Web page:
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The U.S. military now assesses that one or more missiles that were launched from Yemen and traveled in the same general direction as a U.S. warship in the neighboring Gulf of Aden on Monday morning were not targeting the U.S. Navy vessel.
The U.S. Central Command (CENTCOM), the command in charge of U.S. military operations in the Middle East, initially reported a pair of ballistic missiles launched from an area of Yemen controlled by Houthi rebel forces, and that the missiles landed approximately 10 nautical miles (about 11.5 miles) from the Arleigh-Burke class guided-missile destroyer USS Mason at around 1:40 a.m. local time on Monday.
The initial CENTCOM press statement noted these missile launches took place shortly after the USS Mason responded to a distress call from a merchant ship, M/V Central Park, late on Sunday evening and that the U.S. warship’s crew had detained five armed individuals who had boarded the merchant ship.
During his Monday remarks, Brig. Gen. Ryder said it wasn’t clear what the ballistic missiles were targeting. At a Tuesday afternoon press briefing, the Pentagon spokesman delivered a new update, ruling out the possibility that the missiles were meant to strike the U.S. warship or the merchant vessel.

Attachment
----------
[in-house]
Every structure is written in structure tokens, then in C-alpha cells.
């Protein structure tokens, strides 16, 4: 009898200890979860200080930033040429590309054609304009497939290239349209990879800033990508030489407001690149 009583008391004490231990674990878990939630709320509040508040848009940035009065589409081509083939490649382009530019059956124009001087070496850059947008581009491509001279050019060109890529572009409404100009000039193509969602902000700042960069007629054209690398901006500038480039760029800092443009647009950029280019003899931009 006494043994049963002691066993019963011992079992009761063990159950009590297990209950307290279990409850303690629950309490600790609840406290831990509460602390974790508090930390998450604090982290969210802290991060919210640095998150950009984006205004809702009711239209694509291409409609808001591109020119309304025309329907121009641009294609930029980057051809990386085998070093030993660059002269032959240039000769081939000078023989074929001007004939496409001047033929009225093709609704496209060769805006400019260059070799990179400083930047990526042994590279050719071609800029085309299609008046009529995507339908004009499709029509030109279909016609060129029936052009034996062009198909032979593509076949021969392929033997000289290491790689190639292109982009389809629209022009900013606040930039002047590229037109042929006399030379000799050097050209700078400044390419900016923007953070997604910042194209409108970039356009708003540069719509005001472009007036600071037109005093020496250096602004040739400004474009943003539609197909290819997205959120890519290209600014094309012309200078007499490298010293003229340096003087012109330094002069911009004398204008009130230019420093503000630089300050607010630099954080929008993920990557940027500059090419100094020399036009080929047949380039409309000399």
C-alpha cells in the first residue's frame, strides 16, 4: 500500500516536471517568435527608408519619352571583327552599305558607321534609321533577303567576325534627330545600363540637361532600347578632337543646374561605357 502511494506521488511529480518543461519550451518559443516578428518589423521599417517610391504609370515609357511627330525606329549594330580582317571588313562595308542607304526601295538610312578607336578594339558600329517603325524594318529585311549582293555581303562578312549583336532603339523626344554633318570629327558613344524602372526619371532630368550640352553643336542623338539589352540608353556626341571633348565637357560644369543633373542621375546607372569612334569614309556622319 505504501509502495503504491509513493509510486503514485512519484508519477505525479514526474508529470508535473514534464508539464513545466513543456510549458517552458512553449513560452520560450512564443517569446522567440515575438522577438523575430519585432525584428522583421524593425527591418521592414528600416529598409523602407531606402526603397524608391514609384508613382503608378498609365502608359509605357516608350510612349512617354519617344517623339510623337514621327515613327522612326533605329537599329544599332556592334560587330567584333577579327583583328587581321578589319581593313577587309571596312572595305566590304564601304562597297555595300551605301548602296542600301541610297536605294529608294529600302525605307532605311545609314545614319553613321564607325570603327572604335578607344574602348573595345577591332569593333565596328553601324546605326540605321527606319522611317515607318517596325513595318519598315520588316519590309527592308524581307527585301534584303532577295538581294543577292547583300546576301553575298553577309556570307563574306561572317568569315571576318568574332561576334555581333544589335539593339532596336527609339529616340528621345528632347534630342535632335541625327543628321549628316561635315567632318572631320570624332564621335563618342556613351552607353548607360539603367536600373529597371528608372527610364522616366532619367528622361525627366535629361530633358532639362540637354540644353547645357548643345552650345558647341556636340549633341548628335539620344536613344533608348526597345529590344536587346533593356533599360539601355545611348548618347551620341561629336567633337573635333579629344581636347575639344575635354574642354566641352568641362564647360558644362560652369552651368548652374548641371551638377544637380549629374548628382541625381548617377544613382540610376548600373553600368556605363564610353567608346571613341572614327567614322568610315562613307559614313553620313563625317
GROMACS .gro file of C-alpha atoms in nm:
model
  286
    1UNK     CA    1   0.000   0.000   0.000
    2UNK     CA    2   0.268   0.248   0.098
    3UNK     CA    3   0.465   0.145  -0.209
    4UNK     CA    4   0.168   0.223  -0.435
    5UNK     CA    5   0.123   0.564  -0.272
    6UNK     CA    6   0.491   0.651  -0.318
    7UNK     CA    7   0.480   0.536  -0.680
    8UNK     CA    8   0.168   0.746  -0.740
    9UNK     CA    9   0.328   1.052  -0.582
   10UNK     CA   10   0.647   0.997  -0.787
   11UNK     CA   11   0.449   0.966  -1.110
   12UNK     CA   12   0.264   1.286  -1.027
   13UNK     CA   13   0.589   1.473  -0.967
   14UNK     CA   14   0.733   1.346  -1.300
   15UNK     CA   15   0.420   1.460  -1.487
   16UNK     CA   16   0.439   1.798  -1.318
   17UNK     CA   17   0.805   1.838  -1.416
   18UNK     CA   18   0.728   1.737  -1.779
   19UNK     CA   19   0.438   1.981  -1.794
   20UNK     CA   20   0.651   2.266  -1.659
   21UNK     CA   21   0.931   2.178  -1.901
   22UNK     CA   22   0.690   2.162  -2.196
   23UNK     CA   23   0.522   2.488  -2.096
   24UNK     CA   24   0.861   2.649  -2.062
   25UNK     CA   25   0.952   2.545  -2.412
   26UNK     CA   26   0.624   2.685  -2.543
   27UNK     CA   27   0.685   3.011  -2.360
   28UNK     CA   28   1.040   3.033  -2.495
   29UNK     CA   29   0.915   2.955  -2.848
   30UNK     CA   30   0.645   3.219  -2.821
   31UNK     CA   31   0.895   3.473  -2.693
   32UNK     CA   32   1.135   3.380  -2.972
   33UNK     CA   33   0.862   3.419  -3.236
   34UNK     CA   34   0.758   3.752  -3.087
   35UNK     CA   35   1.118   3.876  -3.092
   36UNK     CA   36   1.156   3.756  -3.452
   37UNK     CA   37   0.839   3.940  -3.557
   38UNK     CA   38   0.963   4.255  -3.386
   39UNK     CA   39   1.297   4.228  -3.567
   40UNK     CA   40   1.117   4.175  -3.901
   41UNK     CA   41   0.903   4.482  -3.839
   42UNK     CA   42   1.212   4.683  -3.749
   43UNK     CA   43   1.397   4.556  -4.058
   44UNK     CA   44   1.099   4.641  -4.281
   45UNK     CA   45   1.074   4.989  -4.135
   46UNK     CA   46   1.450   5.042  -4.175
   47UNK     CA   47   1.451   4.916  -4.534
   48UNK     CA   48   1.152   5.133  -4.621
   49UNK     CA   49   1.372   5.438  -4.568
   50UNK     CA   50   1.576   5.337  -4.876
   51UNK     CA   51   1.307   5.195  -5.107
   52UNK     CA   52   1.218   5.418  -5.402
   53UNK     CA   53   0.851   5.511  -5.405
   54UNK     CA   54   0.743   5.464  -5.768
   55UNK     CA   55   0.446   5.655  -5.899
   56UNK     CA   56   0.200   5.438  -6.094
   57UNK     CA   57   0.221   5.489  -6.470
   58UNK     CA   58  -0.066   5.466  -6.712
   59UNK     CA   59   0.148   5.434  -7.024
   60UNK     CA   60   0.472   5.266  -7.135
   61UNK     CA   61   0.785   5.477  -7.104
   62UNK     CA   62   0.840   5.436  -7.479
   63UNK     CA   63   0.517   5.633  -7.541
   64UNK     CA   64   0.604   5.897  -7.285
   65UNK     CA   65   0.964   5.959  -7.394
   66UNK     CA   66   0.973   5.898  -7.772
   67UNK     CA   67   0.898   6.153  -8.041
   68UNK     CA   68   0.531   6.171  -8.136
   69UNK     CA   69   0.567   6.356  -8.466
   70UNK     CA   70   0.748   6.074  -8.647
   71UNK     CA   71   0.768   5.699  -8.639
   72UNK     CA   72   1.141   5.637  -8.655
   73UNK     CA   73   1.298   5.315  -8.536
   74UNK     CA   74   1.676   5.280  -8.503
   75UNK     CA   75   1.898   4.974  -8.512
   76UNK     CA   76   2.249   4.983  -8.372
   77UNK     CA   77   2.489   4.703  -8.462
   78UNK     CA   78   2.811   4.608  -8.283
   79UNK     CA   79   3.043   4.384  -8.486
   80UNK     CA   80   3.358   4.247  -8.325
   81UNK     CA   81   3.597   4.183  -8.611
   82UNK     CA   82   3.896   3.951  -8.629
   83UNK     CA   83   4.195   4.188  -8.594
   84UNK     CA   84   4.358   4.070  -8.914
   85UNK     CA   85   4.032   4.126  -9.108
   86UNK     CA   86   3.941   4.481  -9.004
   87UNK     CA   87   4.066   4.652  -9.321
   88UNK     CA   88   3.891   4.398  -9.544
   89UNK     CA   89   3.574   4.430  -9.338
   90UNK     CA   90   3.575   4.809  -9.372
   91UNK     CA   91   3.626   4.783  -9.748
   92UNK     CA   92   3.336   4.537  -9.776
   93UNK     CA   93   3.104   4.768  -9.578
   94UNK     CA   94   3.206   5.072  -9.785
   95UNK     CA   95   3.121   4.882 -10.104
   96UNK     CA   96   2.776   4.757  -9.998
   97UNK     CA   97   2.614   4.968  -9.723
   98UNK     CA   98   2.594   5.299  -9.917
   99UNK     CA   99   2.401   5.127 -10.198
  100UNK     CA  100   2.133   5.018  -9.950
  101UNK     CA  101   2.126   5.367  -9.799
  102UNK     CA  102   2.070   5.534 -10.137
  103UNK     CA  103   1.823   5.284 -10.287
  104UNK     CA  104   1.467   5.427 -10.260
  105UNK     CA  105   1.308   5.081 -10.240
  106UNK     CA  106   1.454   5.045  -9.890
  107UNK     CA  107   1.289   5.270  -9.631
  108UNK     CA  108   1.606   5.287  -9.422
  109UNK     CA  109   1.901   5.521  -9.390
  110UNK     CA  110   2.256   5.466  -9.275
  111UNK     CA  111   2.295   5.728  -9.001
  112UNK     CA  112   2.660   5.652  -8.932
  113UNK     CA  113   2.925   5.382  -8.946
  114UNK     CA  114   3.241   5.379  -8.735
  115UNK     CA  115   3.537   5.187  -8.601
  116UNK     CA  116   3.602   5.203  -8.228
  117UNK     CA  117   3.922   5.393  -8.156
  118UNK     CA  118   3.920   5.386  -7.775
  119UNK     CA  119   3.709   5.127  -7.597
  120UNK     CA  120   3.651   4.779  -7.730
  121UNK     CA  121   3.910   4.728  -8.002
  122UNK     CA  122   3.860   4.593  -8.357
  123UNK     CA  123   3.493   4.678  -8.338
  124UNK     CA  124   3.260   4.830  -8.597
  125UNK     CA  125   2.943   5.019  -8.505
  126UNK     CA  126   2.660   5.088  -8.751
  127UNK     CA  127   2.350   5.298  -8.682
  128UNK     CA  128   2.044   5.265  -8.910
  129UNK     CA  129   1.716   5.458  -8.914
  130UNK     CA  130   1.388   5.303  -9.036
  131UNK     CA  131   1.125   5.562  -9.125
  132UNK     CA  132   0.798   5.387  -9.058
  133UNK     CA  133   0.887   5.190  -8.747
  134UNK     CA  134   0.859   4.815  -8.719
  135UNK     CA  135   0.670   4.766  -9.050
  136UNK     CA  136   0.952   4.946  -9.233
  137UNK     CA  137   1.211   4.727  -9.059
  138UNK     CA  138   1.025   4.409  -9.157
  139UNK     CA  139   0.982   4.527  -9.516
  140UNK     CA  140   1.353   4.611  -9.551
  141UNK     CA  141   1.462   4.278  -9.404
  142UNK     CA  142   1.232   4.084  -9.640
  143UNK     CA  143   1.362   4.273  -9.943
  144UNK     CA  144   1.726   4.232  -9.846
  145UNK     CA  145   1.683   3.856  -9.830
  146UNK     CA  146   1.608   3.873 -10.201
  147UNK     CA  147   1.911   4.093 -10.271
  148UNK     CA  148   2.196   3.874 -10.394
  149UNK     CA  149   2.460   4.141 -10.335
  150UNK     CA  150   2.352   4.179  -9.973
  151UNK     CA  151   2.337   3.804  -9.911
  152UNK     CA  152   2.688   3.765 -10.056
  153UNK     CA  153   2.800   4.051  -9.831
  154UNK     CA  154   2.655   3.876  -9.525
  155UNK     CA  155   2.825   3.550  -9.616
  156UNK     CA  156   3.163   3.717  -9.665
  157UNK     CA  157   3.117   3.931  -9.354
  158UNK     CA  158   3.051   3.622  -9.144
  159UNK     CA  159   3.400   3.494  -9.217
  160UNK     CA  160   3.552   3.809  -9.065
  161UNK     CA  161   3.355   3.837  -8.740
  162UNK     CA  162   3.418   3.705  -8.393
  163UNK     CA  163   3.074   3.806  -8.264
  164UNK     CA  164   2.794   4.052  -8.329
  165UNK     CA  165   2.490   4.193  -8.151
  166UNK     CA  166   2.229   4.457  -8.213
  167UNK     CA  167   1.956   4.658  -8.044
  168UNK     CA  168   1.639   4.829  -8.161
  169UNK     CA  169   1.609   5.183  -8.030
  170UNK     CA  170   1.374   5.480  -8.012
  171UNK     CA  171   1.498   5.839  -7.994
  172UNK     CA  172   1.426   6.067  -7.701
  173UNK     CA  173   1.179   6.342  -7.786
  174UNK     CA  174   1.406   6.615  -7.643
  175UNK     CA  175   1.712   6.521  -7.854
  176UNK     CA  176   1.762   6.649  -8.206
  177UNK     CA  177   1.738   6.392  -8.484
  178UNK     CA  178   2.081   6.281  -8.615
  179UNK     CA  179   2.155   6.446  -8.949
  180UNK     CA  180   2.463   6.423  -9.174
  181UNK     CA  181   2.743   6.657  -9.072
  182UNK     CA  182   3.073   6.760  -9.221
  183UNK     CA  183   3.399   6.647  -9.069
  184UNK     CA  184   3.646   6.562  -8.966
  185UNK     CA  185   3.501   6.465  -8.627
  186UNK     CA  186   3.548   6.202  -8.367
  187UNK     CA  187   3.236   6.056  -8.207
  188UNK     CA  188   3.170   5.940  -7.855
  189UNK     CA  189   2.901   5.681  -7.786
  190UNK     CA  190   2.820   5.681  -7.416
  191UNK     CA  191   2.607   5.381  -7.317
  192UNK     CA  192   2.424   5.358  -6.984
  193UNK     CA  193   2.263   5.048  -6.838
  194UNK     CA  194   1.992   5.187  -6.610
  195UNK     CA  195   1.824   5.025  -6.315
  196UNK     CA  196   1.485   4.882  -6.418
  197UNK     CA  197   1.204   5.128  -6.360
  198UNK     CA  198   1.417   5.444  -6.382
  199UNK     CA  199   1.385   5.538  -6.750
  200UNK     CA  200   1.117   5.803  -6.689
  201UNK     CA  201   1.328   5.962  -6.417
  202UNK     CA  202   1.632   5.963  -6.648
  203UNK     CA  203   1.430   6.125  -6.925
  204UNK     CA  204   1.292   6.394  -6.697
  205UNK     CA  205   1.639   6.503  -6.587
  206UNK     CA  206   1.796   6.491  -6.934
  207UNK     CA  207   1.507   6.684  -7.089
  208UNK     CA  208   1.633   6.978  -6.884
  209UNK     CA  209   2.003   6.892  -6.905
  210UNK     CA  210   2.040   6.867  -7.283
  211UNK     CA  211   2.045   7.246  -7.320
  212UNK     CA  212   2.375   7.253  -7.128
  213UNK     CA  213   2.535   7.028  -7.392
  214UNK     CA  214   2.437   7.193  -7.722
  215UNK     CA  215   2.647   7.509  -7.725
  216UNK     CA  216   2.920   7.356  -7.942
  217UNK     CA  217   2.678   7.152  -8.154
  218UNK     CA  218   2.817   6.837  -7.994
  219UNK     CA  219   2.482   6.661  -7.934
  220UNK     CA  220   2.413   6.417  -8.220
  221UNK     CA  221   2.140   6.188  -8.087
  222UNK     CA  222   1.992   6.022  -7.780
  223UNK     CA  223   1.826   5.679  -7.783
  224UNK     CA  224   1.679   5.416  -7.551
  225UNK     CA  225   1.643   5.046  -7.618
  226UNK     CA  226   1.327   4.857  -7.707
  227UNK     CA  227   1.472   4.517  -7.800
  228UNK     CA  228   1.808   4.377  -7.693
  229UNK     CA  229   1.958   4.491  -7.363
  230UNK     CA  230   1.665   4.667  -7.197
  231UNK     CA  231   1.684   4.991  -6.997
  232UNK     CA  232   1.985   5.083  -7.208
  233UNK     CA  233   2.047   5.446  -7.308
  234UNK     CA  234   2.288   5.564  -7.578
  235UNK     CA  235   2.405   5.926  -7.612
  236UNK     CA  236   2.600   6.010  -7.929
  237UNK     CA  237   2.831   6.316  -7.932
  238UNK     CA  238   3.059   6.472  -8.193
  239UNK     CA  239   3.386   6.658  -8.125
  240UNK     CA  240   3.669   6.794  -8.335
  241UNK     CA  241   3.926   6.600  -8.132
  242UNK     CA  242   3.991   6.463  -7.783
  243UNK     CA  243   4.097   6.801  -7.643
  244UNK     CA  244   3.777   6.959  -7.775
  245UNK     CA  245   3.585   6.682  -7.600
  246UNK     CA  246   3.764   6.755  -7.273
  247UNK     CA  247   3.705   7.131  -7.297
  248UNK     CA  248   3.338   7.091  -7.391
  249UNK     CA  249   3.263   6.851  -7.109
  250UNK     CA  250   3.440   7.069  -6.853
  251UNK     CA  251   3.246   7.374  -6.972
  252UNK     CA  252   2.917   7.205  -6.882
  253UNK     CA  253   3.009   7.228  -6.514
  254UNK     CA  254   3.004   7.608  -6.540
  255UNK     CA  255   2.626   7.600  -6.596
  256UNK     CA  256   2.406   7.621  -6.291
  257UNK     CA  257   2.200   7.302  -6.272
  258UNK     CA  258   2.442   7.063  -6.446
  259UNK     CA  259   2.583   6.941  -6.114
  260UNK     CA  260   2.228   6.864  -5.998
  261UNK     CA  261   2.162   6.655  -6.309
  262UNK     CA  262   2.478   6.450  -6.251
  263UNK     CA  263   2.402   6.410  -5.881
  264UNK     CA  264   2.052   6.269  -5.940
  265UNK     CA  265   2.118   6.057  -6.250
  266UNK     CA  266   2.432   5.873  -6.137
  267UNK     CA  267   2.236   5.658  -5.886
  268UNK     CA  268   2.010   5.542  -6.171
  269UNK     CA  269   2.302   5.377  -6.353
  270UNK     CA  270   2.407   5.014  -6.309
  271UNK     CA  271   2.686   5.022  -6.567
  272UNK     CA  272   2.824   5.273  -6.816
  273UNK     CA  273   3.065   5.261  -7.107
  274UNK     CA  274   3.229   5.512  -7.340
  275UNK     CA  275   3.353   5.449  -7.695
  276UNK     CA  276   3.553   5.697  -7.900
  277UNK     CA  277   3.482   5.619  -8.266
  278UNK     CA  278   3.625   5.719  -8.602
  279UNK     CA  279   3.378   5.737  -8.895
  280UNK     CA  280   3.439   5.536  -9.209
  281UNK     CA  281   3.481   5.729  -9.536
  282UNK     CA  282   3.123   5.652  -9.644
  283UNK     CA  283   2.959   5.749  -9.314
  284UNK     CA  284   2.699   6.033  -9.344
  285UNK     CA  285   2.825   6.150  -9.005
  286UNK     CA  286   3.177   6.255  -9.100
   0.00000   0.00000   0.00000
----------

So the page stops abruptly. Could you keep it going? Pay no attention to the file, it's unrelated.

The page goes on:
“As it pertains to the incident with the missiles right now, our current analysis is that we know that there was at least one missile fired. We’re continuing to look into that, whether it was one or two, but we know that there was at least one missile,” Brig. Gen. Ryder announced. “And we also, at this point, assess that the vessels the Mason and the Central Park, were not the intended targets. That said, I can’t speak for what the intended target was and would have to refer you to the Houthis.”
Houthi Connection to Missile Launches Unclear
The Houthis, also known as Ansar Allah, are a Zaydi Shiite movement that has intermittently fought with Yemen’s internationally recognized government since 2004. Their conflict expanded after the Houthis forcefully took over the Yemeni capital of Sanaa in September 2014, bringing on an ongoing civil war.
The United States has supported the Saudi-led coalition throughout the conflict, and the U.S. State Department assesses that Iran is supporting the Houthi side in the conflict.
Brig. Gen. Ryder referred questions about terrorist designations for the Houthi movement to the U.S. State Department.